Hard-up game developers in the UK may well have found a new friend in Liberal Democrat Culture secretary, Don Foster MP, who says that he’s “very sympathetic” towards the case for tax relief for the UK games industry.
His comments come shortly after Stephen Timms, minister for Digital Britain, said that the argument for tax breaks was “getting stronger,” and hinted at an “update” to the situation in next week’s budget.
Speaking to Gamesindustry.biz, Foster said that "I'm much more pro the arguments in favour of the tax break.” However, he added that his party still wasn’t quite committed to putting it in the Lib Dem manifesto. Sadly, it looks as though, the third party is looking to see if Labour will risk putting the tax break in the budget before it makes a firm decision.
"If somehow the government have been able to put the case together to their satisfaction,” says Foster, “personally I'll be delighted and will be doing everything I can to make sure nobody in my party proposes stripping it out again".
So what’s the hold up? “We’re concerned the industry itself is not totally united behind it,” says Foster. He gives the example that there are worries “about the impact of the cultural component – which is necessary to get around European state aid rules - and whether that might have an impact in terms of international sales."
The whole UK games industry might not be totally behind the idea of tax breaks, but apparently the vast majority of its players back the proposal. CEO of UK games industry association TIGA, Richard Wilson, claimed that “our latest research shows that out of a range of fiscal measures that could be introduced to help the UK games industry, the introduction of Games Tax Relief is the most popular, with 85 per cent of businesses believing that it would help their business.”
Jason Kingsley, creative director of Rebellion Studios (the guys behind Alien vs Predator) has also piped up and said that he’s happy to provide as much evidence to the government as it needs to make a decision.
“TIGA has led the drive for Games Tax Relief, commissioned research to support the case and provided a substantive and detailed report on how the tax measure should be implemented,” says Kingsley. “We stand ready to provide any further evidence relating to Games Tax Relief that is required by policy makers.”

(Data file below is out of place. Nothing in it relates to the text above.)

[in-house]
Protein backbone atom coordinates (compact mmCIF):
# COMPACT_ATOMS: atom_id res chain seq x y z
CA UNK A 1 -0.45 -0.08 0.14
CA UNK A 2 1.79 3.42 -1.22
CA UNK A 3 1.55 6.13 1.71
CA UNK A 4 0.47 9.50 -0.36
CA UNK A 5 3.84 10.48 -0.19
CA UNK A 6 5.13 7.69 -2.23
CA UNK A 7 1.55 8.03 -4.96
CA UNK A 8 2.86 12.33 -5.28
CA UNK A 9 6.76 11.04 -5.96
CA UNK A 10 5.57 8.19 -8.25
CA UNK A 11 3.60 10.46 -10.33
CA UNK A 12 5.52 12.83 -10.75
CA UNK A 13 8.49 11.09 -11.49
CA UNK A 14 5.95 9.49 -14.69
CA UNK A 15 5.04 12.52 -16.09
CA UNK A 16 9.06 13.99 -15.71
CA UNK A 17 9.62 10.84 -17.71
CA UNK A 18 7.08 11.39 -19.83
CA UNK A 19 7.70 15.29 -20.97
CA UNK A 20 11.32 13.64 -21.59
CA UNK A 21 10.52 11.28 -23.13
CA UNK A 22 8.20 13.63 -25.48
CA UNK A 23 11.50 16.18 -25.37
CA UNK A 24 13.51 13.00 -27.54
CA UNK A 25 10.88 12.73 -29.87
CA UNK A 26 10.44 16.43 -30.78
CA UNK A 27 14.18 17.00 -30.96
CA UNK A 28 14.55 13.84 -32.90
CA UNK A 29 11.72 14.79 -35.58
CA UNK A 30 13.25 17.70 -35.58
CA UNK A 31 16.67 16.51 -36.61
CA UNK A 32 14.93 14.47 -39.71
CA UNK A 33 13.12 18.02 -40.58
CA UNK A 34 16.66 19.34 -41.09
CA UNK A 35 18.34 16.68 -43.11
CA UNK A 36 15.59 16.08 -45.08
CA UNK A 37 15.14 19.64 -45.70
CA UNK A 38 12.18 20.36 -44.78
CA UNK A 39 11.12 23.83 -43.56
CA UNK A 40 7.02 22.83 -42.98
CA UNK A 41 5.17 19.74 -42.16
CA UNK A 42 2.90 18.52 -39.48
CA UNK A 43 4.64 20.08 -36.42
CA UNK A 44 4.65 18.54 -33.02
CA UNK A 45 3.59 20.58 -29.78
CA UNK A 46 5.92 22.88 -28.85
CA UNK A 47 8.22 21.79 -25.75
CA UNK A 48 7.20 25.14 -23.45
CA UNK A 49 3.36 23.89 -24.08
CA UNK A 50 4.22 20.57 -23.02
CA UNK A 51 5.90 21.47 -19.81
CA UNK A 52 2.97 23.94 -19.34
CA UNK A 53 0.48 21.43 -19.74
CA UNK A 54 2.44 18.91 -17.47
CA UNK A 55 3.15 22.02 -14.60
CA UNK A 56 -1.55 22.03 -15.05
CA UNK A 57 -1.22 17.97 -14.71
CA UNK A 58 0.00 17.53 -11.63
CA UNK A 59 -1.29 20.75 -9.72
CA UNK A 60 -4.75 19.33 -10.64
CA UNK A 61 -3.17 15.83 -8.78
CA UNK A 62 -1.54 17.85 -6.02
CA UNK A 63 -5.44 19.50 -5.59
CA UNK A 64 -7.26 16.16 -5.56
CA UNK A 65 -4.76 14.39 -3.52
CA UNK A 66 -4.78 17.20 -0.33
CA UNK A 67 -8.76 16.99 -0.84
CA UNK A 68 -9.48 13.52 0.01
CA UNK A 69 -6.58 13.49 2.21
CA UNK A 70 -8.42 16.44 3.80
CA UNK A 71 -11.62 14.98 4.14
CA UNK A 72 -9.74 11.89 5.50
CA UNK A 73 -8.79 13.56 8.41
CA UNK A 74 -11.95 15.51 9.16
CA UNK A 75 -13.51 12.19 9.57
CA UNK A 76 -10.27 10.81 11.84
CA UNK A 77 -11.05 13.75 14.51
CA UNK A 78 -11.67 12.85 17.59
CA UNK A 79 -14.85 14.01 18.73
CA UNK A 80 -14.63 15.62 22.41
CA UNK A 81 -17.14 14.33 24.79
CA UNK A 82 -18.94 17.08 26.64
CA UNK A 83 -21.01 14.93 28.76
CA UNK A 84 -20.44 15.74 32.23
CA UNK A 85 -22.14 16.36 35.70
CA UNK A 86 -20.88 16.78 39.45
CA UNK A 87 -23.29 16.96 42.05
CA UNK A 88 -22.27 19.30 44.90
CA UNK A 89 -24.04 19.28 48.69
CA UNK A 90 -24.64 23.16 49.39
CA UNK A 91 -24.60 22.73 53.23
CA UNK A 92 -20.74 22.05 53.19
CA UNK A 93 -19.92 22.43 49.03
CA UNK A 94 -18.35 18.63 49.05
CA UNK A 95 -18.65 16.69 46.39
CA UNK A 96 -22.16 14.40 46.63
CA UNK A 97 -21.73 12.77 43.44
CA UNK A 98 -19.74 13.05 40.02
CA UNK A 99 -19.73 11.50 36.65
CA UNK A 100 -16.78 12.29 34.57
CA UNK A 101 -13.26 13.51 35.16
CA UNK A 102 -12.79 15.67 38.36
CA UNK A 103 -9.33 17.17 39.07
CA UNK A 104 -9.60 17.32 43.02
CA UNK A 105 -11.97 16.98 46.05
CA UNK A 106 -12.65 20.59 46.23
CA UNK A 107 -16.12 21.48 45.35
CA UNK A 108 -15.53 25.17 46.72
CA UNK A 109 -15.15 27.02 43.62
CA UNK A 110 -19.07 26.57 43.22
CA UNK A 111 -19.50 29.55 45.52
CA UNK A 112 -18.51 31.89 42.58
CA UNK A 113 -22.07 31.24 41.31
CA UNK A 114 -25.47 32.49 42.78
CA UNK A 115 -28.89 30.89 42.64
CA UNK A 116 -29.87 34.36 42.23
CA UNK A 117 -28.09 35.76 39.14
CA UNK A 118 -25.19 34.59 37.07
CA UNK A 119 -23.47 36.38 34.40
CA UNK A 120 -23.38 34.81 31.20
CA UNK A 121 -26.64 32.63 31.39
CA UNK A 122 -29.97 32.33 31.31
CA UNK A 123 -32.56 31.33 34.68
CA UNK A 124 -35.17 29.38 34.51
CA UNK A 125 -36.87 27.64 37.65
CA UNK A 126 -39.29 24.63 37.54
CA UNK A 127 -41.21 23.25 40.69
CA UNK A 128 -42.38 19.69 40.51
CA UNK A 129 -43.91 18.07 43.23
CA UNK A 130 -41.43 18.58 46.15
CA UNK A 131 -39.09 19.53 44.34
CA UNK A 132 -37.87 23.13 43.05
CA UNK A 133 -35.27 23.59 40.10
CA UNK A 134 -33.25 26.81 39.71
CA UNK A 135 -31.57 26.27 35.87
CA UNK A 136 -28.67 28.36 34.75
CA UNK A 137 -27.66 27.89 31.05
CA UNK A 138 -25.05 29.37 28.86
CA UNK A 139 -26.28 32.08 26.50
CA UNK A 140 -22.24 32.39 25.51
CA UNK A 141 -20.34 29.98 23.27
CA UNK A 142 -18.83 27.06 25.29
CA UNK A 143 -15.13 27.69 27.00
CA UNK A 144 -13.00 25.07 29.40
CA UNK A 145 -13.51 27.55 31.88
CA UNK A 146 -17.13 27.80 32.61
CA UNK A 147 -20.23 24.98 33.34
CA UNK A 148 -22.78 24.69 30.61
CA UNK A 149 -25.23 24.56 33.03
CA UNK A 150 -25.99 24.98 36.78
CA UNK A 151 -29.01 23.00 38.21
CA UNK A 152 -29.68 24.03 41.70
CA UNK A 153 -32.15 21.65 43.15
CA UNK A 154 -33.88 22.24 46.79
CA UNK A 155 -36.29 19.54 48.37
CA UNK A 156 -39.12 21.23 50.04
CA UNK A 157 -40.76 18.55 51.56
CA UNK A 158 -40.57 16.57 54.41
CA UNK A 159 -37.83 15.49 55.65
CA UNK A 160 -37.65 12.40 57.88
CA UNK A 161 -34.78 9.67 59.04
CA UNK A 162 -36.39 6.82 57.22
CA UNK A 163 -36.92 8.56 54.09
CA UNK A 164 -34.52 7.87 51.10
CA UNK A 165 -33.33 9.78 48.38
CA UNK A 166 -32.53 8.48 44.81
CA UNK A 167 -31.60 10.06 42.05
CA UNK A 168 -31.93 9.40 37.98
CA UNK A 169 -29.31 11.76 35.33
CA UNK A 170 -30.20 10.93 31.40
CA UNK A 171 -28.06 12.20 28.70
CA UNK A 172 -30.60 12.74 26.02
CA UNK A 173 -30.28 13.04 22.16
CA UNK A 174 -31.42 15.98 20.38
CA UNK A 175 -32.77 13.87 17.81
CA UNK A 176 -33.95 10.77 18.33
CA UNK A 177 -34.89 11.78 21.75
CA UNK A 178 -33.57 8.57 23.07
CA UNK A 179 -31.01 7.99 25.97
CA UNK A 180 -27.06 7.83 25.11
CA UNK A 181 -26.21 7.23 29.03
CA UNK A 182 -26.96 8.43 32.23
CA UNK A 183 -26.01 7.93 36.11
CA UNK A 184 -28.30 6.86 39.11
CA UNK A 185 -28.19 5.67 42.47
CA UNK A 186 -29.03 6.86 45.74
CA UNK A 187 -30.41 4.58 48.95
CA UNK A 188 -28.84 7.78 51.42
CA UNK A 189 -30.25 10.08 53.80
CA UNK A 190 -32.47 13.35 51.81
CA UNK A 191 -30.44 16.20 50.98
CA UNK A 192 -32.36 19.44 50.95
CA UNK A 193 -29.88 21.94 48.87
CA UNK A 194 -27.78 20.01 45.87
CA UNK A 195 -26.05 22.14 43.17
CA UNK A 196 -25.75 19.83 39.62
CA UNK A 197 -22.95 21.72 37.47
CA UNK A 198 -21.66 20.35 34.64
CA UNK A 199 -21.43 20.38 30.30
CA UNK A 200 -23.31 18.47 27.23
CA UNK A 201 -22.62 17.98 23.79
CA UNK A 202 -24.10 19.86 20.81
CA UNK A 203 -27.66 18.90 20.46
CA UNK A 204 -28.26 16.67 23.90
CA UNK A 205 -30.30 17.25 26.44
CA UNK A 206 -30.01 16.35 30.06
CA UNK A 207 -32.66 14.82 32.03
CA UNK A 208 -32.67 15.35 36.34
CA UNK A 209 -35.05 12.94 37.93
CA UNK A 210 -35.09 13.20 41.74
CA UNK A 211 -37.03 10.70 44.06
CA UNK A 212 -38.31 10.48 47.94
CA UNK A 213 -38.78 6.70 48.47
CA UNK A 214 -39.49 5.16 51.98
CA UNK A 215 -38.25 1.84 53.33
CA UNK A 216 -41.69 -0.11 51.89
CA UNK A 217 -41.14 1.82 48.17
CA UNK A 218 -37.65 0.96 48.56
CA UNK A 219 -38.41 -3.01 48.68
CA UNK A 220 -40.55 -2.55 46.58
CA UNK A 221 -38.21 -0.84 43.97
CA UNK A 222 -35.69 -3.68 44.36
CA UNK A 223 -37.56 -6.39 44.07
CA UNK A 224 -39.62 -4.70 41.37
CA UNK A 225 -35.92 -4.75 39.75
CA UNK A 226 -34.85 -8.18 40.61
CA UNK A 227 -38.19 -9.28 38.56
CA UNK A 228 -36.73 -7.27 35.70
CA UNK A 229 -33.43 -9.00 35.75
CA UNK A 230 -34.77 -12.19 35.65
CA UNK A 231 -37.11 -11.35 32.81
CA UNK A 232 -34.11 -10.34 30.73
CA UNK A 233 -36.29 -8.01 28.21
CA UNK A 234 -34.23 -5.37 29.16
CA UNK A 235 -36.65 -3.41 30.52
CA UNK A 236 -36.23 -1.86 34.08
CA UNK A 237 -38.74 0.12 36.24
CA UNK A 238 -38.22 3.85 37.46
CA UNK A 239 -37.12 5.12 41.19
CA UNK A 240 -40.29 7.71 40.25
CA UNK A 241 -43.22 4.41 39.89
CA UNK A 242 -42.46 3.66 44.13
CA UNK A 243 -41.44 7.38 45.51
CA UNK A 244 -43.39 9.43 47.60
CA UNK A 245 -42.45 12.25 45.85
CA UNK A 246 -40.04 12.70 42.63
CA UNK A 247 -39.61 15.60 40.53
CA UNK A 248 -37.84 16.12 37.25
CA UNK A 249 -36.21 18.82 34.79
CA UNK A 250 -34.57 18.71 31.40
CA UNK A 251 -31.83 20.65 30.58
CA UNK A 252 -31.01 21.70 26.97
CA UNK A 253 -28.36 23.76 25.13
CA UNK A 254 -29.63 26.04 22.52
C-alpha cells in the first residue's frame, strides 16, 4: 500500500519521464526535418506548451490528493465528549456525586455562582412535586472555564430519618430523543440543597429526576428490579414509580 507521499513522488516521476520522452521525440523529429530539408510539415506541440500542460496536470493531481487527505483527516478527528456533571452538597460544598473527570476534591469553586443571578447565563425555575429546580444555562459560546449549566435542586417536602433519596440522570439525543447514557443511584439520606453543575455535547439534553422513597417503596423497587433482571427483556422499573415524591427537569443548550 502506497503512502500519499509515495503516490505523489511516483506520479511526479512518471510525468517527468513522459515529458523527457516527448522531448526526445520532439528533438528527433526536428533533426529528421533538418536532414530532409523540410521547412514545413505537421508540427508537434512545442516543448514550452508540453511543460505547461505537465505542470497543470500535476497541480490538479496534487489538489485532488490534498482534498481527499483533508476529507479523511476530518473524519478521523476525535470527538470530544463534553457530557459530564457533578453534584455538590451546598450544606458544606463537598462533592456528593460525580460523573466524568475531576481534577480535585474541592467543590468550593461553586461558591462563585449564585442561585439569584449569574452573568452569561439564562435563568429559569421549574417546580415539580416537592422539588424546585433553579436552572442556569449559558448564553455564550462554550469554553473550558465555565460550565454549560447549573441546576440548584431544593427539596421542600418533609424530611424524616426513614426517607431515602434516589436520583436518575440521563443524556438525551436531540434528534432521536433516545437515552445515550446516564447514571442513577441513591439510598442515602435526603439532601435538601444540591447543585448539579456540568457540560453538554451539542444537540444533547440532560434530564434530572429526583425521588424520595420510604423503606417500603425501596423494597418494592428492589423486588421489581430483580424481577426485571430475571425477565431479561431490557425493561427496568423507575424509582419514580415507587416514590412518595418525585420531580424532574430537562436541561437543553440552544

Wilson is still chuffed to have the backing of Foster, even if it’s not in the party manifesto. “It is very encouraging to hear that leading Liberal Democrats are sympathetic to TIGA’s campaign for Games Tax Relief,” said Wilson. “It is also very positive to learn that Don Foster would oppose removing the provisions for Games Tax Relief should it be introduced in the forthcoming Budget.”
Speaking to THINQ, Wilson explained that the tax break “would essentially work very much like the film tax credit.” The effect of this, according to Wilson, would be to “encourage more inward investment into the UK games industry, and indeed encourage more investment by domestic providers of capital in the UK games industry.”
In conjunction with more investment in mathematics and computer science education, Wilson says that the tax break will help provide “greater job opportunities,” and maybe even higher salaries. A recent survey revealed that many people in the UK games business felt their pay didn’t cover the cost of living, and it’s hoped that industry growth will help to boost games industry salaries further.
“Would this feed into higher rates of pay?” asks Wilson. “In shortage areas, that would certainly be the case, I think particularly in programming. Because the demand for quality programmers is already strong, all other beings equal, yes, salaries probably will increase.”